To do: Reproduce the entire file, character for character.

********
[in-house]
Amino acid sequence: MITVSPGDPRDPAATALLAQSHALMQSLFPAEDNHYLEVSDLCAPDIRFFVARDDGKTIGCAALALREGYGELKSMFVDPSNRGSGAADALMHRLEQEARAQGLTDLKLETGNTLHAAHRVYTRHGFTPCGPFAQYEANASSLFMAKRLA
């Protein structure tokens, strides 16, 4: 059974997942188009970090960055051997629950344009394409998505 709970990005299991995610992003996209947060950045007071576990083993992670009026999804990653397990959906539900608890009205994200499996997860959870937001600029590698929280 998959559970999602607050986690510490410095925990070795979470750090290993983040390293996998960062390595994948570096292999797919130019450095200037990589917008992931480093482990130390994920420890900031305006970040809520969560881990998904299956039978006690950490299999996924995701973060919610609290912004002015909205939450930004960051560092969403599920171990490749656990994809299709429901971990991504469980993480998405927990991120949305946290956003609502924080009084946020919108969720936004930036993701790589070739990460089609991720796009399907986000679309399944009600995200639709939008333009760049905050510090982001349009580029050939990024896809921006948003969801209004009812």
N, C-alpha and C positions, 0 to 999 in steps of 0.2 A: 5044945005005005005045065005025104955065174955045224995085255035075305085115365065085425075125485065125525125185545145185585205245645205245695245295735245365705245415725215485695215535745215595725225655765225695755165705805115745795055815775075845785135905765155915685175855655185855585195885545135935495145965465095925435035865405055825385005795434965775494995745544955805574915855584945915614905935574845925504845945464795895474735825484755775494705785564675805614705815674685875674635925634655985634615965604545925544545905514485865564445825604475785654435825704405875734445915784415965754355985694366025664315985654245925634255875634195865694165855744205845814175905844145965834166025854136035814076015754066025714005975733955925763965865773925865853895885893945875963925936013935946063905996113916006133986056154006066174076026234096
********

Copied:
[in-house]
Amino acid sequence: MITVSPGDPRDPAATALLAQSHALMQSLFPAEDNHYLEVSDLCAPDIRFFVARDDGKTIGCAALALREGYGELKSMFVDPSNRGSGAADALMHRLEQEARAQGLTDLKLETGNTLHAAHRVYTRHGFTPCGPFAQYEANASSLFMAKRLA
């Protein structure tokens, strides 16, 4: 059974997942188009970090960055051997629950344009394409998505 709970990005299991995610992003996209947060950045007071576990083993992670009026999804990653397990959906539900608890009205994200499996997860959870937001600029590698929280 998959559970999602607050986690510490410095925990070795979470750090290993983040390293996998960062390595994948570096292999797919130019450095200037990589917008992931480093482990130390994920420890900031305006970040809520969560881990998904299956039978006690950490299999996924995701973060919610609290912004002015909205939450930004960051560092969403599920171990490749656990994809299709429901971990991504469980993480998405927990991120949305946290956003609502924080009084946020919108969720936004930036993701790589070739990460089609991720796009399907986000679309399944009600995200639709939008333009760049905050510090982001349009580029050939990024896809921006948003969801209004009812």
N, C-alpha and C positions, 0 to 999 in steps of 0.2 A: 5044945005005005005045065005025104955065174955045224995085255035075305085115365065085425075125485065125525125185545145185585205245645205245695245295735245365705245415725215485695215535745215595725225655765225695755165705805115745795055815775075845785135905765155915685175855655185855585195885545135935495145965465095925435035865405055825385005795434965775494995745544955805574915855584945915614905935574845925504845945464795895474735825484755775494705785564675805614705815674685875674635925634655985634615965604545925544545905514485865564445825604475785654435825704405875734445915784415965754355985694366025664315985654245925634255875634195865694165855744205845814175905844145965834166025854136035814076015754066025714005975733955925763965865773925865853895885893945875963925936013935946063905996113916006133986056154006066174076026234096